Citizen Action Monitor

Leadnow.ca releases budget priorities from 75 conversations with Canadians

No 137 Posted by fw, March 22, 2011

Following up on a March 5, 2011 post in this blog — Youth-driven organization aims to change the face of federal politics in Canada — Leadnow.ca has released it first report on the feedback received from Canadians who participated in the cross-country conversations. Here is a copy of the press release with some minor editorial changes to separate and highlight the major suggestions submitted by participants:

Leadnow.ca releases budget priorities from 75 coast to coast conversations with Canadians

For immediate release – Monday March 21st, 2011

(Ottawa) As Parliament heads into budget lockdown tomorrow, and with a probable election on the horizon, Leadnow.ca has some helpful hints about what Canadians are looking for in a budget released during hard times and global turmoil.

“Over the last three weeks, Leadnow.ca hosted over 75 face-to-face conversations with Canadians from coast to coast and asked them about their priorities for our government,“ said Jamie Biggar, Executive Director of Leadnow.ca. “When it comes to the budget, here’s what we heard: we need to make smart investments for our future while we protect our people today.”

“The participants want to see money put into developing a clean economy through new energy sources and rail infrastructure.”

“They want money invested in protecting our environment.”

“They want our social safety network strengthened to help the vulnerable, and they are firm about the importance of spending on health and education,” said Biggar.

The conversations were part of an event called (Re)Generation: Voices for Canada that focused on bringing generations of Canadians together to talk about what they want for Canada’s future. The participants ranged in age from their teens to their eighties. The inter-generational setting encouraged a focus on the long-term.

“People understand that we are in a time of real fiscal challenges, and they want to see a smart use of our money. For example, they suggested that money be spent on preventing crime and helping people with mental illness, instead of spending more money holding people in prisons,” said Biggar.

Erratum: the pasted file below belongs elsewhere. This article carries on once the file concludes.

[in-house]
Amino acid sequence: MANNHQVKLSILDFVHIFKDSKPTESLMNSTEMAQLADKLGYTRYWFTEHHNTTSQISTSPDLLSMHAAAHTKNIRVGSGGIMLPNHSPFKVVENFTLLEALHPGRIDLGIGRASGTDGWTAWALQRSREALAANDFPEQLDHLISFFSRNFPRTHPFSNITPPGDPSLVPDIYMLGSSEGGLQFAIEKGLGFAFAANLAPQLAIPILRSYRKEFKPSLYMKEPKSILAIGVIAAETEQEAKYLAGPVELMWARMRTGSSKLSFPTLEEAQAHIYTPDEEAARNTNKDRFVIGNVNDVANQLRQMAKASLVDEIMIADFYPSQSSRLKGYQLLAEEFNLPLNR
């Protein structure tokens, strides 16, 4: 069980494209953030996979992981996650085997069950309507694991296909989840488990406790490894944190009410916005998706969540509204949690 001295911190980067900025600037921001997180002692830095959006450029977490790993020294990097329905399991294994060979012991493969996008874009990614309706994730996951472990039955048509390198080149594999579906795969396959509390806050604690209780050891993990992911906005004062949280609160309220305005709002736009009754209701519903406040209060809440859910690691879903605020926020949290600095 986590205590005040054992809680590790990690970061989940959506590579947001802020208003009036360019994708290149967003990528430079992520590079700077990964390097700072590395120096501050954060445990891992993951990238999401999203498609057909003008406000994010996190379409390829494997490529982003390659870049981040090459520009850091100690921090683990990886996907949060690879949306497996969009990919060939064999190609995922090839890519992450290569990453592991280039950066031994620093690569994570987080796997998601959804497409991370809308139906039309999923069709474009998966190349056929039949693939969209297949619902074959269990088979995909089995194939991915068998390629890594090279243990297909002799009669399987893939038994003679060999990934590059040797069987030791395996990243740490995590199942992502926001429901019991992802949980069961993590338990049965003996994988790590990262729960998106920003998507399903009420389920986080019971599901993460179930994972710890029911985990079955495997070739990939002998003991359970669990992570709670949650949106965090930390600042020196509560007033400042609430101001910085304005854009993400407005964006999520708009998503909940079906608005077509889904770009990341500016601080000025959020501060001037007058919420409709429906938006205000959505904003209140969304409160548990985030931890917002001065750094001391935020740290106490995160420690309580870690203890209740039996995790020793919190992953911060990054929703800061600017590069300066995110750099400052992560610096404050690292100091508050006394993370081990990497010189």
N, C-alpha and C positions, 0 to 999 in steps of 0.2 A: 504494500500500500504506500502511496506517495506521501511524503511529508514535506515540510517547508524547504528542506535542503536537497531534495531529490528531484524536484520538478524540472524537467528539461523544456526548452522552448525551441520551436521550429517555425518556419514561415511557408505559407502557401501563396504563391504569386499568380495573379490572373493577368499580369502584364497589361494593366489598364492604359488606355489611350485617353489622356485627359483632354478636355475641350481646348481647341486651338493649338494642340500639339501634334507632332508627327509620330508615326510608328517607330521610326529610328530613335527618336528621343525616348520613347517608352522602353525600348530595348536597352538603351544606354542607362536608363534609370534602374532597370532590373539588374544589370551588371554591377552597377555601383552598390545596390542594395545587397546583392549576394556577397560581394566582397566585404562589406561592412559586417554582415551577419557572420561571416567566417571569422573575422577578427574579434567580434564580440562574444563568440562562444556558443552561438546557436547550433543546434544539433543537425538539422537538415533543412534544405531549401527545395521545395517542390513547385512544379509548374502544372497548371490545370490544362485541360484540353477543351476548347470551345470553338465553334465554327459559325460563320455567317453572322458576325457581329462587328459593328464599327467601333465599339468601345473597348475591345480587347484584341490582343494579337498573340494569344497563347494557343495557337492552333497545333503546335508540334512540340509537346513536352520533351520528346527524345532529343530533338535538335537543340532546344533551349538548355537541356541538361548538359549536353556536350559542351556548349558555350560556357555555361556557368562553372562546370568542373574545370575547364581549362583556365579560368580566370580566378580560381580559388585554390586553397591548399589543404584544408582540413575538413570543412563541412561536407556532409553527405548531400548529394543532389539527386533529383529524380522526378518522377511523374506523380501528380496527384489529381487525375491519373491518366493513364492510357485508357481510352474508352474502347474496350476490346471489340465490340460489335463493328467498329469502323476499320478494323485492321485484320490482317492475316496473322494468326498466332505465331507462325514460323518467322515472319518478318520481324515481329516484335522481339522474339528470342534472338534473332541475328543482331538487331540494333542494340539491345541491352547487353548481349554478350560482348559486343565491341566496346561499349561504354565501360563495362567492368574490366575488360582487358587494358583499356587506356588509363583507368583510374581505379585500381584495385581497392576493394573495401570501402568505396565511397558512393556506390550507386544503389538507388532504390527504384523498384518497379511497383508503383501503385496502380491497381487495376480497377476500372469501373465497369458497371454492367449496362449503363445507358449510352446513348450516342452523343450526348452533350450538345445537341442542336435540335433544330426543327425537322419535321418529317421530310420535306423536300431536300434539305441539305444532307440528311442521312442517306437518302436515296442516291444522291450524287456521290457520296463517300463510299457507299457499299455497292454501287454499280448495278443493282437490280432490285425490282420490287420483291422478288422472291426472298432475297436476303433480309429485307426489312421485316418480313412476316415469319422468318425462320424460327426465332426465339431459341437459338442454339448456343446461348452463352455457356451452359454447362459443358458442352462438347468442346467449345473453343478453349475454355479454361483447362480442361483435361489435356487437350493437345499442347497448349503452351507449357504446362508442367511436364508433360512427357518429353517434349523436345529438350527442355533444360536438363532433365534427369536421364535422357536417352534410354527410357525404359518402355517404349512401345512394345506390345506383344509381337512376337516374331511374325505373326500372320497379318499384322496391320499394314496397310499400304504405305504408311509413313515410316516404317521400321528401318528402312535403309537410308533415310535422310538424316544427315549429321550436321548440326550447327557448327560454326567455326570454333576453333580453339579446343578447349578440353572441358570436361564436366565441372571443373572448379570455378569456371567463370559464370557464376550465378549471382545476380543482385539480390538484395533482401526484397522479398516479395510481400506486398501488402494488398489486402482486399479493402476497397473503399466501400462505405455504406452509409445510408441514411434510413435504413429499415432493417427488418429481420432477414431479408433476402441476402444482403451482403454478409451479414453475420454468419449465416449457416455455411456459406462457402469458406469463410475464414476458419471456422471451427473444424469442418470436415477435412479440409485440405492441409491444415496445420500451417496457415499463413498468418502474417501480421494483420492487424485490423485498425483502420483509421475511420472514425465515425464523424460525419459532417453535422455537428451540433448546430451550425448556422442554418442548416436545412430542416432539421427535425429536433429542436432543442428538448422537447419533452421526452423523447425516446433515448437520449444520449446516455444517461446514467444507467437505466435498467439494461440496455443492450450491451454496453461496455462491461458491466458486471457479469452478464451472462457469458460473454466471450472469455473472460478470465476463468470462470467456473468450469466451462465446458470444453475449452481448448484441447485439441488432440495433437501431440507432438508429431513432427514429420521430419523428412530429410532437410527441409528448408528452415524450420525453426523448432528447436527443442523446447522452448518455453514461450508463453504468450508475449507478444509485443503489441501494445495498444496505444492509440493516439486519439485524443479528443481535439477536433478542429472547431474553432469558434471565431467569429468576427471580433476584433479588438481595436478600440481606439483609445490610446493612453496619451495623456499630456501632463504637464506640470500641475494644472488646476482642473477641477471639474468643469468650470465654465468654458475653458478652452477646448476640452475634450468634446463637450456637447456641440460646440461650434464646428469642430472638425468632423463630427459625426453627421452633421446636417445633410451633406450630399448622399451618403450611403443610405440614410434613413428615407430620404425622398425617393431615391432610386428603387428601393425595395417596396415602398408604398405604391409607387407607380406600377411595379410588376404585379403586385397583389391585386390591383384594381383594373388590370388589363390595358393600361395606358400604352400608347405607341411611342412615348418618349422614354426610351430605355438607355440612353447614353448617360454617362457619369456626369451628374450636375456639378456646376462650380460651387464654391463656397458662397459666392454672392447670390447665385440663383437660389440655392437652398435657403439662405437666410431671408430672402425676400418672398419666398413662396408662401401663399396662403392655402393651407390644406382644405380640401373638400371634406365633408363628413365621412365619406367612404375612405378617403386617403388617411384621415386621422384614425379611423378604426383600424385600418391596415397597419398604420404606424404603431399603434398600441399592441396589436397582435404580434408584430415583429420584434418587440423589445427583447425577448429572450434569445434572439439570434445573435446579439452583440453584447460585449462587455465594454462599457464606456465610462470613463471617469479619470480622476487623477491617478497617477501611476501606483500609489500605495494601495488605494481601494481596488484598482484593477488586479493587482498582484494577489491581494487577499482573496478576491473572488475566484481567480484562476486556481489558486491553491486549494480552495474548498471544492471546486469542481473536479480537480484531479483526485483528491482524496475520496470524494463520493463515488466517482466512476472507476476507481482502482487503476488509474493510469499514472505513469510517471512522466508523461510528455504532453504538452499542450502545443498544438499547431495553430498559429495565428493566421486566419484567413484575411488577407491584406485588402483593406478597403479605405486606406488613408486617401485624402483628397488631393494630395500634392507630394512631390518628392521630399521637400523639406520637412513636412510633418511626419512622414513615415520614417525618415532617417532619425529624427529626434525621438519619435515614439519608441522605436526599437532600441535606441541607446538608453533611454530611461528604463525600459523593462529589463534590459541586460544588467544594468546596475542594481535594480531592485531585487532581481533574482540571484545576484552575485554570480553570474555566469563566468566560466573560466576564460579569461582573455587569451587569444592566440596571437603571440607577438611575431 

“And, they want to see money shifted away from military spending, and towards maintaining our health and education systems.”

The events were part of a larger process to engage Canadians in creating a Declaration for Change that will call on politicians to work together on major issues facing the country, and back their call with a commitment to vote in the next election. Leadnow.ca is using an online values survey to complement the face-to-face conversations. Thus far, the results of the online values survey echo the results from the local events.

Biggar said that “as we head into what may be a spring election, I hope all of the political parties are hearing from the growing number of Canadians who don’t feel like their priorities are being reflected by government.”

Jamie Biggar is available for comment on the budget.

For more information, contact: media@leadnow.ca

Jamie Biggar, Co-Founder & Executive Director (jamie@leadnow.ca – 778-847-8205)

Adam Shedletzky, Co-Founder (adam@leadnow.ca – 647-213-6591)

FAIR USE NOTICE: This blog, Citizen Action Monitor, may contain copyrighted material that may not have been specifically authorized by the copyright owner. Such material, published without profit, is made available for educational purposes, to advance understanding of human rights, democracy, scientific, moral, ethical, and social justice issues. It is published in accordance with the provisions of the 2004 Supreme Court of Canada ruling and its six principle criteria for evaluating fair dealing.

Leave a Reply

Fill in your details below or click an icon to log in:

WordPress.com Logo

You are commenting using your WordPress.com account. Log Out /  Change )

Google photo

You are commenting using your Google account. Log Out /  Change )

Twitter picture

You are commenting using your Twitter account. Log Out /  Change )

Facebook photo

You are commenting using your Facebook account. Log Out /  Change )

Connecting to %s

This site uses Akismet to reduce spam. Learn how your comment data is processed.

%d bloggers like this: